The Man and the Moment HTML version

V ERY early on Christmas morning, Lord Fordyce went down to the presbytère and
walked with the Père Anselme on his way to Mass. He had come to a conclusion during
the night. The worthy priest would be the more fitting person to see Michael than he,
himself; he felt he could well leave all explanations in those able hands—and then, when
his old friend knew everything, he, Henry, would meet him and bring him to the Château
of Héronac, and so to Sabine.
The Père Anselme was quite willing to undertake this mission; he would have returned to
his breakfast by then and would await Michael's arrival, he told Henry. Michael would
come from the station, twenty kilometers away, in Henry's motor.
The wind had got up, and a gloriously rough sea beat itself against the rocks. The
thundering surf seemed some comfort to Henry. He was unconscious of the fact that he
felt very much better than he had ever imagined that he could feel after such a blow.
Moravia's maneuvrings and sweet sympathy had been most effective, and Henry had
fallen asleep while her spell was still upon him—and only awakened after several hours
of refreshing slumber. Then it was he decided upon the plan, which he put into execution
as soon as daylight came. Now he left the old priest at the church door and strode away
along the rough coast road, battling with the wind and trying to conquer his thoughts.
He was following Moravia's advice, and replacing each one of pain as it came with one of
pleasure—and the cold air exhilarated his blood.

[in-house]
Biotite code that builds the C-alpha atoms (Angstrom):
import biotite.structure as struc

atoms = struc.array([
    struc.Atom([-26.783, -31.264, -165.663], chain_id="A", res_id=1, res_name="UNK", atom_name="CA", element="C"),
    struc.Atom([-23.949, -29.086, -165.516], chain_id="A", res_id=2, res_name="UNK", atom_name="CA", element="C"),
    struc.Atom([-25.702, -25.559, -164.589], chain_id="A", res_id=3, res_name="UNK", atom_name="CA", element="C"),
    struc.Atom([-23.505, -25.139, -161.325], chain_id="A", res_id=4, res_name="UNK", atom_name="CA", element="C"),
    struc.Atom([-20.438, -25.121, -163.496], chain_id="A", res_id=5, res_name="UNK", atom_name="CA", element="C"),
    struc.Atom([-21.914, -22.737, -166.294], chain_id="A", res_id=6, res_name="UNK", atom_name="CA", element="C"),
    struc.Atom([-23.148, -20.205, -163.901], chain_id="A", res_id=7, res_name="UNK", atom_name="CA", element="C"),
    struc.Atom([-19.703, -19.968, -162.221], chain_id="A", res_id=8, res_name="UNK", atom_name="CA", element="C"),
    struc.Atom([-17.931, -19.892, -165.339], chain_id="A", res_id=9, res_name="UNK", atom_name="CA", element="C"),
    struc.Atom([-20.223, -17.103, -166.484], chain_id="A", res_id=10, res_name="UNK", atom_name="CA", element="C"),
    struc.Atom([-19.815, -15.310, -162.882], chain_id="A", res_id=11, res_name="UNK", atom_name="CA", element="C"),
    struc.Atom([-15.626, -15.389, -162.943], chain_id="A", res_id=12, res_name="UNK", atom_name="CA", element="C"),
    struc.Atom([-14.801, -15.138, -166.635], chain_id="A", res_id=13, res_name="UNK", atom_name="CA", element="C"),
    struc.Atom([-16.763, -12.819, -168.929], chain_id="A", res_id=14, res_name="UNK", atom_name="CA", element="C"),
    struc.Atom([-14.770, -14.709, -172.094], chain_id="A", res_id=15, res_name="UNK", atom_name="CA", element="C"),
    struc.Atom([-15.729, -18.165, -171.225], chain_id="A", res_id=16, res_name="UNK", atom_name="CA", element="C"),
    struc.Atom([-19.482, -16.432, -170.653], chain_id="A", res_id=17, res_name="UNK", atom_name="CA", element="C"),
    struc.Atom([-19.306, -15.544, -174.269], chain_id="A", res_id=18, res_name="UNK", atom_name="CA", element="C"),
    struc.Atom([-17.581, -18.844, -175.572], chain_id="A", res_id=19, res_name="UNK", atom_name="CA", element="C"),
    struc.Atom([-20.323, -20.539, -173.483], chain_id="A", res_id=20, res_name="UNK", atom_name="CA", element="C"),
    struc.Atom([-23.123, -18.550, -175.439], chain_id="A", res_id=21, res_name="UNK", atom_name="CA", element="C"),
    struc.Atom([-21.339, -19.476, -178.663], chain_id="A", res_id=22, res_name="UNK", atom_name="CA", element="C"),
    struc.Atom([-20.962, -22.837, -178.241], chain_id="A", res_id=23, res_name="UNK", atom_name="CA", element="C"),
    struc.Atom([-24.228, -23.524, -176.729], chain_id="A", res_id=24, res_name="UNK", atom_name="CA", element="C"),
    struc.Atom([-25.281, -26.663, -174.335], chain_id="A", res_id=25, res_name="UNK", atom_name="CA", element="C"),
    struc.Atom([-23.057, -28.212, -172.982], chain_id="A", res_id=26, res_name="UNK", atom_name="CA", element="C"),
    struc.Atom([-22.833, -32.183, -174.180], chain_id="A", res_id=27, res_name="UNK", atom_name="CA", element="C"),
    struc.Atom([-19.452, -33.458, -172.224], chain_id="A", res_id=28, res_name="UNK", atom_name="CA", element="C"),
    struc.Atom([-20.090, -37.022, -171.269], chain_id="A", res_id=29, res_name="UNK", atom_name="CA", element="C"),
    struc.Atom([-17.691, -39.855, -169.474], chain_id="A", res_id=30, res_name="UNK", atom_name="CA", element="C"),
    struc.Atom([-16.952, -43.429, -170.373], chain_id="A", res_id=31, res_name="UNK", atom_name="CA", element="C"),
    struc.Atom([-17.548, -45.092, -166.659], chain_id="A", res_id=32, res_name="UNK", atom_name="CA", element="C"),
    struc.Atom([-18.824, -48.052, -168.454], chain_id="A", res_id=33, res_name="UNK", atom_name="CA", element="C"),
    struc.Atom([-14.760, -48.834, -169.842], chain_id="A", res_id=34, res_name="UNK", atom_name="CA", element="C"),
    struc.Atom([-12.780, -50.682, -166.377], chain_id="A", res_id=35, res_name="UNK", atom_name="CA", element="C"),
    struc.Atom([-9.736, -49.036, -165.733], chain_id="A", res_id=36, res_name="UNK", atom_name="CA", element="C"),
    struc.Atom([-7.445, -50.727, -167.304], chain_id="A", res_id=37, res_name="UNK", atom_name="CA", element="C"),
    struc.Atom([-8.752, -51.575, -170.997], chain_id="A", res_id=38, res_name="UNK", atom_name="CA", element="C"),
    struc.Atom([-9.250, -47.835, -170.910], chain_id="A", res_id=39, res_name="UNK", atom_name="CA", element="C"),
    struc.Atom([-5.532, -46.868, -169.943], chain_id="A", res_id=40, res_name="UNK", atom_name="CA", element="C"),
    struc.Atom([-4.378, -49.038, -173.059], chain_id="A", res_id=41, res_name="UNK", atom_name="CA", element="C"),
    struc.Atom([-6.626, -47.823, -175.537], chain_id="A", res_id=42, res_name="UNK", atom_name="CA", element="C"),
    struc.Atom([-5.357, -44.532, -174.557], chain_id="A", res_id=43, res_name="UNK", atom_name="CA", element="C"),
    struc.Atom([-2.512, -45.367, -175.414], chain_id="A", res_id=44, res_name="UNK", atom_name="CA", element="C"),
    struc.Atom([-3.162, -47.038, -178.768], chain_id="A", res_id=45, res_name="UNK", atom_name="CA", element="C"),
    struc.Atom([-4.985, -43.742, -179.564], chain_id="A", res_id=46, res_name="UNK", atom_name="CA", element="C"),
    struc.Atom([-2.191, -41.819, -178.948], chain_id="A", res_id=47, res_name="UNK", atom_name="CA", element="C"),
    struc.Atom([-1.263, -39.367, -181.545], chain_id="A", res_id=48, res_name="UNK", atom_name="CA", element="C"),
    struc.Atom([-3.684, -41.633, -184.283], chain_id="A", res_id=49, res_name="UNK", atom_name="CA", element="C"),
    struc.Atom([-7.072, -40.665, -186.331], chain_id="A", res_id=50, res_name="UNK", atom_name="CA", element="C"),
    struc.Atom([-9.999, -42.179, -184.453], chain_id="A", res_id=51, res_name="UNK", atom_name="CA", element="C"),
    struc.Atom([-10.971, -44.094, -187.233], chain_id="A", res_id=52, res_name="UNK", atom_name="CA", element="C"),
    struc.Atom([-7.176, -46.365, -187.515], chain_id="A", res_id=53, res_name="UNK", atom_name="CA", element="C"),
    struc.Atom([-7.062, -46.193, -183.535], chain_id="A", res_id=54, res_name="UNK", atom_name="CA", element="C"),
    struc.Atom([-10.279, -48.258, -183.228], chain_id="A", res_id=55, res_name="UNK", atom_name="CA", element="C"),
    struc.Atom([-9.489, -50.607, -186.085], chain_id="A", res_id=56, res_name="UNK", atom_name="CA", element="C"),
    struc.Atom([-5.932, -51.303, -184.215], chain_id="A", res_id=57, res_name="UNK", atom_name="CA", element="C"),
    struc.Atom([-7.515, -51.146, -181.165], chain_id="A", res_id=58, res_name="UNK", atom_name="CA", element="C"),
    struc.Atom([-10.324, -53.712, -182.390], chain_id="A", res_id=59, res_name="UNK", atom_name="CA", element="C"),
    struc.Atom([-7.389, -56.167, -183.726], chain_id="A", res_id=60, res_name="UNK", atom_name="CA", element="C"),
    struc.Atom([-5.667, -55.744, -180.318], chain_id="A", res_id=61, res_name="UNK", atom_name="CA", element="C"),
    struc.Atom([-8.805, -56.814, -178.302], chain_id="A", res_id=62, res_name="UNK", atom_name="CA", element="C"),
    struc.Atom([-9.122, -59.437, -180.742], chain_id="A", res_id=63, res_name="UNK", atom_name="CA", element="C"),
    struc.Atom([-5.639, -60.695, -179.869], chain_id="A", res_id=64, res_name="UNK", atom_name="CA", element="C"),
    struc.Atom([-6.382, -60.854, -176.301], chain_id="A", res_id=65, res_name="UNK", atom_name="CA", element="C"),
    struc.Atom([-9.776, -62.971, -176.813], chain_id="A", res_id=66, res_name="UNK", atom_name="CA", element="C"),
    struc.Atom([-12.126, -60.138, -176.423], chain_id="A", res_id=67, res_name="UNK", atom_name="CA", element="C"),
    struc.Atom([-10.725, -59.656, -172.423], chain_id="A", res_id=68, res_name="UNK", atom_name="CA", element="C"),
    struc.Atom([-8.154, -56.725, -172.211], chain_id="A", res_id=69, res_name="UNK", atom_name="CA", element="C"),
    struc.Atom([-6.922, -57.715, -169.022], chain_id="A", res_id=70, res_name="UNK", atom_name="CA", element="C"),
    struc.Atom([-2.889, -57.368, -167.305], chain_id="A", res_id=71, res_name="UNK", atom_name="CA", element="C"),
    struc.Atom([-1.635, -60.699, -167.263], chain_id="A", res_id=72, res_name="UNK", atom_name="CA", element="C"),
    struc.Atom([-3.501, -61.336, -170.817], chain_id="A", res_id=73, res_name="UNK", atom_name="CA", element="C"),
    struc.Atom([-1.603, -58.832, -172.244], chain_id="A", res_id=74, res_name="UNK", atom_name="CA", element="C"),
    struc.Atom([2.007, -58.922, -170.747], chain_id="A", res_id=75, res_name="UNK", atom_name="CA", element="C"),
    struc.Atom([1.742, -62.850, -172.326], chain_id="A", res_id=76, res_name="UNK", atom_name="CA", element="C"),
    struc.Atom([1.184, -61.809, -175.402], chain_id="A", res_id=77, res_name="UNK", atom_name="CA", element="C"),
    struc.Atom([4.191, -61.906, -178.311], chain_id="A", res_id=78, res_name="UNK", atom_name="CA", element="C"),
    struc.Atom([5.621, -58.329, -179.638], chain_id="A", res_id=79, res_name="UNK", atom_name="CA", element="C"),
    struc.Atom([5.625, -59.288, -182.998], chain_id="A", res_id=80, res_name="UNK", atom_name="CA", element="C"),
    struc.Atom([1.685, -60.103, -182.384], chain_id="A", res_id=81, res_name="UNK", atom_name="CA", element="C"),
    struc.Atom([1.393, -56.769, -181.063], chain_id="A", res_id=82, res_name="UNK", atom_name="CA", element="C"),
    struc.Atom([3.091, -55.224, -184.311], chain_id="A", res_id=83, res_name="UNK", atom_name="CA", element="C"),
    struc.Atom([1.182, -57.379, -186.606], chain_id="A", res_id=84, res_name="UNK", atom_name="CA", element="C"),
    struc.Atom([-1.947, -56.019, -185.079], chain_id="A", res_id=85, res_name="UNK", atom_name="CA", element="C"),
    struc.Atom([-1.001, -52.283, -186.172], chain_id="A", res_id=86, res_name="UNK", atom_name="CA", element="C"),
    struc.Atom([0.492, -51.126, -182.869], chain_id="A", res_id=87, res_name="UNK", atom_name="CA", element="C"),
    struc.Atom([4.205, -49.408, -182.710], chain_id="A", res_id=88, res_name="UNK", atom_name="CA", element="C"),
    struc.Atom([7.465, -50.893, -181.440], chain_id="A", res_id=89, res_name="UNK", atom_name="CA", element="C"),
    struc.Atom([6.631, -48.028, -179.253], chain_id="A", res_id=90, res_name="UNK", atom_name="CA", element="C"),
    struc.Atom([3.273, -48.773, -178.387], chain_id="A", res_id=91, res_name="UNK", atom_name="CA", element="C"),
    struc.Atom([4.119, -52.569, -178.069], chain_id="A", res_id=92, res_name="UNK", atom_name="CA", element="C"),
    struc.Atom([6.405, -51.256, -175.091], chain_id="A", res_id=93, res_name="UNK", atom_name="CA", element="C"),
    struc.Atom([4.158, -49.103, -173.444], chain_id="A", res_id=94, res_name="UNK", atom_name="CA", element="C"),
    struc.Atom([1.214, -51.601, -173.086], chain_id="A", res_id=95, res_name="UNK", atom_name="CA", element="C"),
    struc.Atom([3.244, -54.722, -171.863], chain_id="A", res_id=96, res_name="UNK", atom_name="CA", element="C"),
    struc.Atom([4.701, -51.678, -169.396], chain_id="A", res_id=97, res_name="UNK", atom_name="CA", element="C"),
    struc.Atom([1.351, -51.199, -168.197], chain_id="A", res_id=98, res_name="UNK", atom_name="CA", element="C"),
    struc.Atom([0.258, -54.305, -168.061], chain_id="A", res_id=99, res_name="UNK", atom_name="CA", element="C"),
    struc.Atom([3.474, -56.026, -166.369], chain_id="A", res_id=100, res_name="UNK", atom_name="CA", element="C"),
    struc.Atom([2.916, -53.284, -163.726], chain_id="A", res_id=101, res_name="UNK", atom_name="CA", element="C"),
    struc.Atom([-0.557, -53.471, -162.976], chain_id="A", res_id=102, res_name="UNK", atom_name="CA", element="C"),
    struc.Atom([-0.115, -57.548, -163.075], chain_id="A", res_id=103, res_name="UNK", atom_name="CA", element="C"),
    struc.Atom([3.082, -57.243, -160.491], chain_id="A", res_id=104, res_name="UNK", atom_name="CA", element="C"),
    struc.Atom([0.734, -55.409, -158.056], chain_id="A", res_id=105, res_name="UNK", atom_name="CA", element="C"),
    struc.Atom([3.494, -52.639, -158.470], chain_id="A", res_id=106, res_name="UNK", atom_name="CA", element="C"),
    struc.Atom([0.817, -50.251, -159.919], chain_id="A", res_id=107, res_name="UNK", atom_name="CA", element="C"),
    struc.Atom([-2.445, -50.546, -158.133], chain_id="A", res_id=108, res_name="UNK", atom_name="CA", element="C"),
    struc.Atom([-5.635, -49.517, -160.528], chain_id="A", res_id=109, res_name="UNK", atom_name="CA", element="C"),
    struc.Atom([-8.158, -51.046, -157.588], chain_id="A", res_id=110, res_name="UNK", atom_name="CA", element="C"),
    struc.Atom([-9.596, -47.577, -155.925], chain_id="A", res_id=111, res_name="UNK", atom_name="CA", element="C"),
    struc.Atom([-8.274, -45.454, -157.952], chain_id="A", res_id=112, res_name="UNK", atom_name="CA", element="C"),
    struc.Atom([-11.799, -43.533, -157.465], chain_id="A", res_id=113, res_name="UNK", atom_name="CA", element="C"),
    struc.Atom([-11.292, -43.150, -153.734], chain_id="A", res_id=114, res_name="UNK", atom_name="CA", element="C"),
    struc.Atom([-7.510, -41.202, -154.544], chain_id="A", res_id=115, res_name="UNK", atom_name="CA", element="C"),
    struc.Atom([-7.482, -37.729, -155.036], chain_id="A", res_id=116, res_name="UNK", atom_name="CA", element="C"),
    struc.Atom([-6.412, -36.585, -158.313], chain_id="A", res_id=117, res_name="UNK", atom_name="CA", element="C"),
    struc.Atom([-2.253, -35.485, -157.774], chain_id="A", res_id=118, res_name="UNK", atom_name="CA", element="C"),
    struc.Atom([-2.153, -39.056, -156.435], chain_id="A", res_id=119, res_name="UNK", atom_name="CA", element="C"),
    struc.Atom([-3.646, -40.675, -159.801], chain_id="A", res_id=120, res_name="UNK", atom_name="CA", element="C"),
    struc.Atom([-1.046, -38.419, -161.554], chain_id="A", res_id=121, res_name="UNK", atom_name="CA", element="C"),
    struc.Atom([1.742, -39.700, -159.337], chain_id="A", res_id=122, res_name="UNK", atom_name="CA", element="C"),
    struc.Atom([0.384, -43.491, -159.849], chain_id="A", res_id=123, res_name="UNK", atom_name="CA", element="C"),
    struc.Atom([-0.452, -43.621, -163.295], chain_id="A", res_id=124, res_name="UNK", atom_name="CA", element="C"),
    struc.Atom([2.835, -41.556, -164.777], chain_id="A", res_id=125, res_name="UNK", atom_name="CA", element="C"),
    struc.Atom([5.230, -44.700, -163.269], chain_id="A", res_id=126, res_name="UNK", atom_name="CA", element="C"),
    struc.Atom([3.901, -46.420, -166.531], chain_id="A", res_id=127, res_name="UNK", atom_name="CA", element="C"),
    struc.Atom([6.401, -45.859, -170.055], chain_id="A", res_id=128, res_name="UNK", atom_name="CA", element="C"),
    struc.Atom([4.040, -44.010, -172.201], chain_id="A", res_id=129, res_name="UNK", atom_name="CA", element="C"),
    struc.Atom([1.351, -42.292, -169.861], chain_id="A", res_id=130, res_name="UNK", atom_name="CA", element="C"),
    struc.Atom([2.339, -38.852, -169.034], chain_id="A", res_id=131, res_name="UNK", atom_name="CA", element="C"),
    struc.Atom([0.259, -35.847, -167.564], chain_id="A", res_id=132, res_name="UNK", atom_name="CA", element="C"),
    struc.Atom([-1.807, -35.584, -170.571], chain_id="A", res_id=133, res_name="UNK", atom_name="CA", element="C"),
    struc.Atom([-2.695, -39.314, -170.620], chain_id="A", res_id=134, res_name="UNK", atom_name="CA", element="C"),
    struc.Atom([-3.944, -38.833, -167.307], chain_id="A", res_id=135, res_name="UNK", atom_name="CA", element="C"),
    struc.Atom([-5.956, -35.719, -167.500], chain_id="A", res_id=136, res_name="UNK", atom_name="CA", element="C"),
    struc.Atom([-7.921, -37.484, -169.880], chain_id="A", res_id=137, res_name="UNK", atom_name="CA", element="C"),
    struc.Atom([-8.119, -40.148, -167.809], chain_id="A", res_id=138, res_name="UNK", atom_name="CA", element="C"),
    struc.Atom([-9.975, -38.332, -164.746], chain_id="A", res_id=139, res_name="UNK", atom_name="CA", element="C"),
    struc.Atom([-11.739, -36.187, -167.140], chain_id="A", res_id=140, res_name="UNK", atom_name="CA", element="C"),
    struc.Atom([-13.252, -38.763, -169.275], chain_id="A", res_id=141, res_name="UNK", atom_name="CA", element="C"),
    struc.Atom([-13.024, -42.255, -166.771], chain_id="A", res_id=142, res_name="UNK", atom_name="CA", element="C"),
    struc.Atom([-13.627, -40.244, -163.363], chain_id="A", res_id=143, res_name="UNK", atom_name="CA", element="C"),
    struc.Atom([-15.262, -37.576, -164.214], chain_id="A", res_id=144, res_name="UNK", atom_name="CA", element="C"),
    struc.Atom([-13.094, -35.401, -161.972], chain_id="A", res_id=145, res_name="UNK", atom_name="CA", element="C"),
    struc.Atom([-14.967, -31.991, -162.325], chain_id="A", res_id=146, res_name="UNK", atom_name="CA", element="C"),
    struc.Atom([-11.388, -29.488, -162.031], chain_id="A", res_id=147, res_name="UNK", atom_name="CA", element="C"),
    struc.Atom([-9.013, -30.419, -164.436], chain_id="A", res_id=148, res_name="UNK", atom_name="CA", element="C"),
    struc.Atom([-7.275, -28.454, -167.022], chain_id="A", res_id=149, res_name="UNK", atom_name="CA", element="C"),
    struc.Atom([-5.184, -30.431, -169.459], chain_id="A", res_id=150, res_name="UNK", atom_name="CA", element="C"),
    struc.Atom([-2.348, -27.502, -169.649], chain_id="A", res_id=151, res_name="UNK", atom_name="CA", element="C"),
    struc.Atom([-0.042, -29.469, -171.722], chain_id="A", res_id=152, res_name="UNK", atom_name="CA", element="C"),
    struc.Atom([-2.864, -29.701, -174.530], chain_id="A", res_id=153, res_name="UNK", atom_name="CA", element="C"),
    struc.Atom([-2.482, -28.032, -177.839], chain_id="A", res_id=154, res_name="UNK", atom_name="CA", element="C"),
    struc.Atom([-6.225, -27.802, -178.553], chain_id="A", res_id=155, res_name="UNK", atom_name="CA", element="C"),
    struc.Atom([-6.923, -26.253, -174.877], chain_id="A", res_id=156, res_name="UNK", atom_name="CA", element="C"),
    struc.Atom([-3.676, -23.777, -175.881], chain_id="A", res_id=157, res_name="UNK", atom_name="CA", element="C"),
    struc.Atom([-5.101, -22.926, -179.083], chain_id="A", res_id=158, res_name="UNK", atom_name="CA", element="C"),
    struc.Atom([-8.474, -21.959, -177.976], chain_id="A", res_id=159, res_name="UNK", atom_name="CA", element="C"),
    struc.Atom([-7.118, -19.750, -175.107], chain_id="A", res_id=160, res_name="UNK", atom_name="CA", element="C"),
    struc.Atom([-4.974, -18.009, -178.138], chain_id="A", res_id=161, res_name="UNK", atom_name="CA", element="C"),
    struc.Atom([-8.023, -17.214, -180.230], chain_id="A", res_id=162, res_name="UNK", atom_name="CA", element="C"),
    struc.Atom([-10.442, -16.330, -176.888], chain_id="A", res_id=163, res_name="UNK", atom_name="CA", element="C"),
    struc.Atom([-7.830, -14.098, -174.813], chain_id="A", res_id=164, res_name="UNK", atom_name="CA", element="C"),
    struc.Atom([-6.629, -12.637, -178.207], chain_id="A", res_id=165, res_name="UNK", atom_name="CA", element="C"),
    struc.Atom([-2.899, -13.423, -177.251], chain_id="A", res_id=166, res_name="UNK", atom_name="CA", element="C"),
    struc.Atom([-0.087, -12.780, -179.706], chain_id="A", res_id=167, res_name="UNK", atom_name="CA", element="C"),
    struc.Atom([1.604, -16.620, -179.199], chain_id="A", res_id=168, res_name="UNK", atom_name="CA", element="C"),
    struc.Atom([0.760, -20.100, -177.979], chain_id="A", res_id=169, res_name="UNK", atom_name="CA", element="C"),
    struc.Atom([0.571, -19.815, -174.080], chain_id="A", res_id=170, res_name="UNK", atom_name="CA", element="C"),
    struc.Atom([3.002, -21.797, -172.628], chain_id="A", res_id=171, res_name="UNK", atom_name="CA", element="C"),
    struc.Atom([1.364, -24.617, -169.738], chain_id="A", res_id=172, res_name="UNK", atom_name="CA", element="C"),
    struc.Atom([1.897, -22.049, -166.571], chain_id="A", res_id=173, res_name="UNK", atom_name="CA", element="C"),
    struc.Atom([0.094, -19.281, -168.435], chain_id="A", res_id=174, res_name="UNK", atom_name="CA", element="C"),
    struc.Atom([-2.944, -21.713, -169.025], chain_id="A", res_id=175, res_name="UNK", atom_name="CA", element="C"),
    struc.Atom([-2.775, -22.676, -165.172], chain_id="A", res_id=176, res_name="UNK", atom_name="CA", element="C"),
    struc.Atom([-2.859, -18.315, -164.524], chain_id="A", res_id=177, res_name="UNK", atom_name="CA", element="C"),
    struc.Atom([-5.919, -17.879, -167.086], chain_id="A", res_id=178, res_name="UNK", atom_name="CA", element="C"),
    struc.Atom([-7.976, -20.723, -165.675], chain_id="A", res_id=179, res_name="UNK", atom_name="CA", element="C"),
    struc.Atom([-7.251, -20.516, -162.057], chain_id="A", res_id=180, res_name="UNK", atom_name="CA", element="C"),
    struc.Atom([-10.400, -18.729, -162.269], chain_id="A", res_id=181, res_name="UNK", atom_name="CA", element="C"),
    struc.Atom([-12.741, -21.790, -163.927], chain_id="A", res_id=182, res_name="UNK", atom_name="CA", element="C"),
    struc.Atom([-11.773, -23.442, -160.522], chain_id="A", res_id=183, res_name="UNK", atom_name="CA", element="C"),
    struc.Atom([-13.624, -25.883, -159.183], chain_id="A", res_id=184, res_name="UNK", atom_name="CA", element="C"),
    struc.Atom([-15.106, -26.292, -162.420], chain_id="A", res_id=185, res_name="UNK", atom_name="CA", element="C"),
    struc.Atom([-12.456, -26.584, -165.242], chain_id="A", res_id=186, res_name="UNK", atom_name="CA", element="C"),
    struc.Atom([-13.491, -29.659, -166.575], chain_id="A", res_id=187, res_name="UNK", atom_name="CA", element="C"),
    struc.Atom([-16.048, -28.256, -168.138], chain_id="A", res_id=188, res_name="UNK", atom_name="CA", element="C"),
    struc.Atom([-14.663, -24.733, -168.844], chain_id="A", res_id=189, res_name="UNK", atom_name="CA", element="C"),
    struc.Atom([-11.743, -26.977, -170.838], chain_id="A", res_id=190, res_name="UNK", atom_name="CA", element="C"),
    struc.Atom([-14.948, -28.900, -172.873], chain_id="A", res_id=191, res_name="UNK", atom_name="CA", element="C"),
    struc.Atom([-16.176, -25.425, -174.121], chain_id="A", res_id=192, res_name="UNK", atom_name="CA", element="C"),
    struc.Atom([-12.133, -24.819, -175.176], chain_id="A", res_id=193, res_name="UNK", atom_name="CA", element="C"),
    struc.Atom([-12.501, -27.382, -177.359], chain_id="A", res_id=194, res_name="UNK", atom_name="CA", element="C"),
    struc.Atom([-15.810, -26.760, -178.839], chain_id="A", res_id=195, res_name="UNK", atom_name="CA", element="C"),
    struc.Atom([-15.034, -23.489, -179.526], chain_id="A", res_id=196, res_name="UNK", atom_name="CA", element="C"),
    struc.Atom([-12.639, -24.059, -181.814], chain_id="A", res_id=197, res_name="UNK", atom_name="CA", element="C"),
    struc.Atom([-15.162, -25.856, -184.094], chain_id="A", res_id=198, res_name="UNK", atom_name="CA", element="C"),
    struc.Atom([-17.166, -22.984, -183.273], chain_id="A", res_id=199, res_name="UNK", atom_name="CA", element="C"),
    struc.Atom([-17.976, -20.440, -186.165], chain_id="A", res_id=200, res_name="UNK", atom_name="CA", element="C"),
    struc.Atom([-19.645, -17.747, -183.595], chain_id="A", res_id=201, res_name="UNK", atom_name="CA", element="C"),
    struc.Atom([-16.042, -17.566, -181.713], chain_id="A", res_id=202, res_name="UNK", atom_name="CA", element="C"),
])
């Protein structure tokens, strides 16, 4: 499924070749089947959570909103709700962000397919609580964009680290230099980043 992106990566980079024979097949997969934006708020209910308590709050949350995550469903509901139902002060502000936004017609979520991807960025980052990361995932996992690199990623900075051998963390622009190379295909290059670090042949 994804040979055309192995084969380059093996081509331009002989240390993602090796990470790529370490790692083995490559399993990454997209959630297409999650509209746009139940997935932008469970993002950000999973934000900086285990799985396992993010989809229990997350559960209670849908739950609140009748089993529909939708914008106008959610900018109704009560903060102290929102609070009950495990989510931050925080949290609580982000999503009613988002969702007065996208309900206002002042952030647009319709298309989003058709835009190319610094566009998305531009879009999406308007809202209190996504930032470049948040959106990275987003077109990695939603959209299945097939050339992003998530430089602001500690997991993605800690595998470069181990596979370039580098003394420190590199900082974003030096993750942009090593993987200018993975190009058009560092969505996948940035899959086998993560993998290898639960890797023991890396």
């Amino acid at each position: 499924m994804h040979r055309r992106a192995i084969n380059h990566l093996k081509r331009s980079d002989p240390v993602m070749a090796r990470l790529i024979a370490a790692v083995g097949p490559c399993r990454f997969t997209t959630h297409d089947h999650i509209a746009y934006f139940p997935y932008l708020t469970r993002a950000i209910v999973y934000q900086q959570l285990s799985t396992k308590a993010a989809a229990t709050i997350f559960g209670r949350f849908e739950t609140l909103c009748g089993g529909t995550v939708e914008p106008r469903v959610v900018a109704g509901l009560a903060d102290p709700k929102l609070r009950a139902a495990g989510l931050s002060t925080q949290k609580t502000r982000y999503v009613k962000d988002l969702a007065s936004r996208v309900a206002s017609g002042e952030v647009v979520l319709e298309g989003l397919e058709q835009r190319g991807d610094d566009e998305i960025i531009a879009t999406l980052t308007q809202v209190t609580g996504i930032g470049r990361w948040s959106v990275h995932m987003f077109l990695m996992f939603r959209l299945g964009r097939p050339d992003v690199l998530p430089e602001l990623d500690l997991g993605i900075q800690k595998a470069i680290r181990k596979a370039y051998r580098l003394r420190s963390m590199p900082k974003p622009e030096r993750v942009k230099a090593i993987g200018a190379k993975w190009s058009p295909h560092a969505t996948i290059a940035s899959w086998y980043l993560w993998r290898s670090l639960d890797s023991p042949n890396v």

Michael, meanwhile, in the slow, unpleasant train, was a prey to anxiety and speculation.
What had happened? There was no clue in Henry's dry words in the telegram. Had there
been some disaster? Was Henry violently angry with him? What would their meeting
bring? He had come in to the Ritz from a dinner party, and had got the telegram just in
time to rush straight to the station with a hastily-packed bag, and get into an almost-
moving train, and all night long he had wondered and wondered, as he sat in the corner of
his carriage. But whatever had happened was a relief—it produced action. He had no
longer just to try to kill time and stifle thought; he could do something for good or ill.
It seemed as though he would never arrive, as the hours wore on and dawn faded into
daylight. Then, at last, the crawling engine drew up at his destination, and he got out and
recognized Henry's chauffeur waiting for him on the platform. The swift rush through the
cold air refreshed him, and took away the fatigue of the long night—and soon they had
drawn up at the door of the presbytère, and he found himself being shown by the priest's
ancient housekeeper into the spotlessly clean parlor.
The Père Anselme joined him in a moment, and they silently shook hands.